Bivariate and multivariate logistic regression analyses were conducted to identify the best sets of explanatory variables associated with asthma, both overall and for age and sex groups. Variables that were statistically significant in the bivariate analyses were entered into logistic regression analyses. The asthma-related morbidity variables (waking at night, hospital admissions, days lost from work, and asthma action plan) were not included in these analyses, as data were not collected in the early years.
There were relatively large changes in prevalence of asthma and other health-related variables over the 14 years of observation (Box 1). Asthma prevalence increased by 63%, from 7.5% to 12.2% over the period. An increase occurred in both sexes, but females had the largest proportional change, with prevalence doubling over the period. Obesity increased by 82%, diabetes by 122%, alcohol consumption at risk levels by 88%, while vigorous exercising declined by 30%, and smoking by 16%. These changes were all statistically significant.
As shown in Box 1, changes in asthma prevalence were accompanied by changes in population demographic and reported biomedical characteristics. For those with asthma, there were no significant linear changes in reported asthma morbidity variables (waking at night and days lost from usual activities because of asthma), but self-reported hospital admissions for asthma and ownership of an asthma action plan declined, the latter significantly.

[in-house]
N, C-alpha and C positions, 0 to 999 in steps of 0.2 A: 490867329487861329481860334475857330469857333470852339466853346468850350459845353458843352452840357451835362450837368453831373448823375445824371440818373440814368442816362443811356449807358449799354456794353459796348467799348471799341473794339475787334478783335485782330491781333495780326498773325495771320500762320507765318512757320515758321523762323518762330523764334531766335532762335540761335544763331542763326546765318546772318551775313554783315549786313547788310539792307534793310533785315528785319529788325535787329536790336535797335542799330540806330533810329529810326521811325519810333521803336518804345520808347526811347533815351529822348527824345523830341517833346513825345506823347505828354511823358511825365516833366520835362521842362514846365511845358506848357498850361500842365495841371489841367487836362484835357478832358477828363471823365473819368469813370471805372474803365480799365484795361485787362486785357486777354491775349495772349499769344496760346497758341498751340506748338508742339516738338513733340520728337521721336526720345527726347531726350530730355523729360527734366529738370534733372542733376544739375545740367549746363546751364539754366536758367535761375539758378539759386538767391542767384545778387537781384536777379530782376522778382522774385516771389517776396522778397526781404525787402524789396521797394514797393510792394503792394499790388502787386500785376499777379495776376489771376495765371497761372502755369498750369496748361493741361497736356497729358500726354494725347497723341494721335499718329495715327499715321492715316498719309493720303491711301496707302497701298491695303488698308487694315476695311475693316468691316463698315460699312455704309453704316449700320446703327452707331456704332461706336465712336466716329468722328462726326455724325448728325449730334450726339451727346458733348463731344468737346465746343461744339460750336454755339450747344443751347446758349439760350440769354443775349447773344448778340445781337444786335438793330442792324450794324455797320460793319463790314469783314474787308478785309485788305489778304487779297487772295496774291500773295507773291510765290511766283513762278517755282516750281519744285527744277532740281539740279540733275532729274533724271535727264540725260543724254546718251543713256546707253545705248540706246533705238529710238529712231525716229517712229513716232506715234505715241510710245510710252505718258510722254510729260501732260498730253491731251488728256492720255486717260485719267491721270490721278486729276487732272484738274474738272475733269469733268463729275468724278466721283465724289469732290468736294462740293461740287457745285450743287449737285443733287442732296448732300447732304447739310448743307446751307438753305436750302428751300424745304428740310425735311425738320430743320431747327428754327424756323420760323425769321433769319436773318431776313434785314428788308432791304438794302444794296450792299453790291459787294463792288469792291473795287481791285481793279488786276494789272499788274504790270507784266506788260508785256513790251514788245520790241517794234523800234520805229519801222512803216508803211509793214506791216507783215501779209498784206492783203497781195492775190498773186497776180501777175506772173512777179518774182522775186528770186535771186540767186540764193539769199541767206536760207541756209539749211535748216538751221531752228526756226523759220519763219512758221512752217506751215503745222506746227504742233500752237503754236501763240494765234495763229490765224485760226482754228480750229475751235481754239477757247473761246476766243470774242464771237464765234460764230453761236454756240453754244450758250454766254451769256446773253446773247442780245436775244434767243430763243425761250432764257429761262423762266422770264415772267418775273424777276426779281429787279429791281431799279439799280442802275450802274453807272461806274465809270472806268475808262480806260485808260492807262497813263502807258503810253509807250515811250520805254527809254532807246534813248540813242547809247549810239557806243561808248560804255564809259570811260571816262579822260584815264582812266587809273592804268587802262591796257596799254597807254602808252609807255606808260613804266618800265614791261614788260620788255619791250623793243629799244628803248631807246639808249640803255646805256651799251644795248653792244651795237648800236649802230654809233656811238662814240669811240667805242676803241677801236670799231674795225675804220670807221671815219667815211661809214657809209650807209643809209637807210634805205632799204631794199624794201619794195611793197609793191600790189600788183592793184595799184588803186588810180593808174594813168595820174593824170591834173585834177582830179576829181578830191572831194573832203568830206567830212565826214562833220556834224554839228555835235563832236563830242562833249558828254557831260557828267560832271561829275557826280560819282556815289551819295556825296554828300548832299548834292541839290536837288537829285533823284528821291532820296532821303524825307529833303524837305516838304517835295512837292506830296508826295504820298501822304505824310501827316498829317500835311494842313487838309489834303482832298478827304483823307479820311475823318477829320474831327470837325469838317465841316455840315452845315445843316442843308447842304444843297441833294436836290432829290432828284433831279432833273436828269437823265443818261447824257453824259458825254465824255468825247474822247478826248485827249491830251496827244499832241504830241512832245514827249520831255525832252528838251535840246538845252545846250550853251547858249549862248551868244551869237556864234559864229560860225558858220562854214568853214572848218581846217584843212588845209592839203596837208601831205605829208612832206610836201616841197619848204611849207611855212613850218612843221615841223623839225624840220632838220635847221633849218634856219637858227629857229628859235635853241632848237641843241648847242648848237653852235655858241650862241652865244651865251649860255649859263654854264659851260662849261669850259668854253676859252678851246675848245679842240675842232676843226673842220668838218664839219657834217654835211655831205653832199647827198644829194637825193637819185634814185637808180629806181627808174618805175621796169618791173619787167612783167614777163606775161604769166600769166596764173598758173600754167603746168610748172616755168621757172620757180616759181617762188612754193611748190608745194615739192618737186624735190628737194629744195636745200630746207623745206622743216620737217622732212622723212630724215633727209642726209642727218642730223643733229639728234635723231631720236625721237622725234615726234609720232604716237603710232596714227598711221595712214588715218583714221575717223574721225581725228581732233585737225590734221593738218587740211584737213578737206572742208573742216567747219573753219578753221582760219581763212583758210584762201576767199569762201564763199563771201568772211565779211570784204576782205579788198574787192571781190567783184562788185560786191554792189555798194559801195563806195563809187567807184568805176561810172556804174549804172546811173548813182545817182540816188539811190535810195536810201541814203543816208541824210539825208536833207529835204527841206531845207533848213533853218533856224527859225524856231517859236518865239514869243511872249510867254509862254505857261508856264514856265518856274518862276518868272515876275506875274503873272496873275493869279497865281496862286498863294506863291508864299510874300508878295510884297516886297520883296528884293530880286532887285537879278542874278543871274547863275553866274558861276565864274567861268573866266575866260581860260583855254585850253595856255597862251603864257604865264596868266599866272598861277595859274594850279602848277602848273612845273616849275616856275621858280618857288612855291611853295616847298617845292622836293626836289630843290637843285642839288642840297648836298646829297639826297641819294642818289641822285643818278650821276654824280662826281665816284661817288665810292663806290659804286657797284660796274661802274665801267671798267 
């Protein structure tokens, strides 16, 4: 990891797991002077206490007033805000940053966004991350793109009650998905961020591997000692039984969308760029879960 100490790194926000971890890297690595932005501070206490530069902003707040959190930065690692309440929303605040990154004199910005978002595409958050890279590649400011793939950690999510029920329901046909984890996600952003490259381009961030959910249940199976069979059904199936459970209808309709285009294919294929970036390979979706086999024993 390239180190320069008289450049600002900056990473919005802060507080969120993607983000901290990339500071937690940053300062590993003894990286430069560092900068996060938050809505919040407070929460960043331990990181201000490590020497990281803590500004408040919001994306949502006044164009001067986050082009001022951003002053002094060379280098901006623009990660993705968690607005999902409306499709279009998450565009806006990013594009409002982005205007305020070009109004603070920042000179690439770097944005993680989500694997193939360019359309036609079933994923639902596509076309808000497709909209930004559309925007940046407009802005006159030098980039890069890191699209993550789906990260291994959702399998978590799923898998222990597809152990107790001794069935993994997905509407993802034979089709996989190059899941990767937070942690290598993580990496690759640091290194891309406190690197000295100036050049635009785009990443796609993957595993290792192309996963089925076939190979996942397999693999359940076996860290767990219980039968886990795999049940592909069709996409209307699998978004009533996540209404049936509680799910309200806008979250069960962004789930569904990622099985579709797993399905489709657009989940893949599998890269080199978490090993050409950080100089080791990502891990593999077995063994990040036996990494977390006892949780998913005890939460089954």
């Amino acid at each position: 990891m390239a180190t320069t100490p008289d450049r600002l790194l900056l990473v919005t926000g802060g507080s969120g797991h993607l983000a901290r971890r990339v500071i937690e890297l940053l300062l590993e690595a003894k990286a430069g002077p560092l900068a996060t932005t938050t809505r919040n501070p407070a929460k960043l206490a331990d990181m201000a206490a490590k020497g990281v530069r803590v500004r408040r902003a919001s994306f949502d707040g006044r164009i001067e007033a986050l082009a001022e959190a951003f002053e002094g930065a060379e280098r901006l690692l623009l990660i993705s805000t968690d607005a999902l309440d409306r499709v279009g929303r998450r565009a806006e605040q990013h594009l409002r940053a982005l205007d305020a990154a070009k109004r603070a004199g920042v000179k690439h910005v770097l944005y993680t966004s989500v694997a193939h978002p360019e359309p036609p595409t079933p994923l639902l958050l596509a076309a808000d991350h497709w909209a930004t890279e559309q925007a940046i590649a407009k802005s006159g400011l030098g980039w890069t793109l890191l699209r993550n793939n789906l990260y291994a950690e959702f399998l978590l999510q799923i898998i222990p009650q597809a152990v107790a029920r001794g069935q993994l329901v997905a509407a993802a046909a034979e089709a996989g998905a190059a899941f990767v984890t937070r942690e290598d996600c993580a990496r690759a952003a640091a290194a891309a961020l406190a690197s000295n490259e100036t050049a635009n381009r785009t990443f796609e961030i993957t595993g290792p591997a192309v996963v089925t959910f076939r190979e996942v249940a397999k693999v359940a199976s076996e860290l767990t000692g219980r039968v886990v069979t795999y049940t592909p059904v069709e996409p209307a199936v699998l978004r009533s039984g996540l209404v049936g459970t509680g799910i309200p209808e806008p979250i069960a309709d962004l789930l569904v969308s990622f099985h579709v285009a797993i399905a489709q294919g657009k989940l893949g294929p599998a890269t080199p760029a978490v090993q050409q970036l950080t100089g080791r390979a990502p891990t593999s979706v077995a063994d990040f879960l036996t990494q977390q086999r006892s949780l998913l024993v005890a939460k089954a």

Pearson correlation coefficients were calculated for asthma and other variables from Box 1 (coefficients not shown). There was a significant positive correlation between asthma and year, which reinforced the linear trends of increasing asthma prevalence in all age groups identified in Box 1. There was also a significant correlation between asthma and obesity for all age groups except those aged 35–54-years; however, in the logistic regression analyses, which controlled for the effects of other variables, the association was significant for all age groups. Further data on correlations are available from the authors.
Variables that were significant at the bivariate level were entered into age and sex-specific logistic regression models. Asthma was associated with female sex, youth, low income, Australian birthplace, country residence, ex-smoking status, overweight (BMI ≥ 25 kg/m2) and year of survey (Box 2). With the exception of overweight, this set of explanatory variables also held for a logistic regression analysis for females only, with the addition of obesity, elevated blood pressure and current smoking (Box 2). For males, the variables country residence, overweight and year were not significant. However, underweight (BMI < 18.49 kg/m2) and obesity were statistically significant (Box 2).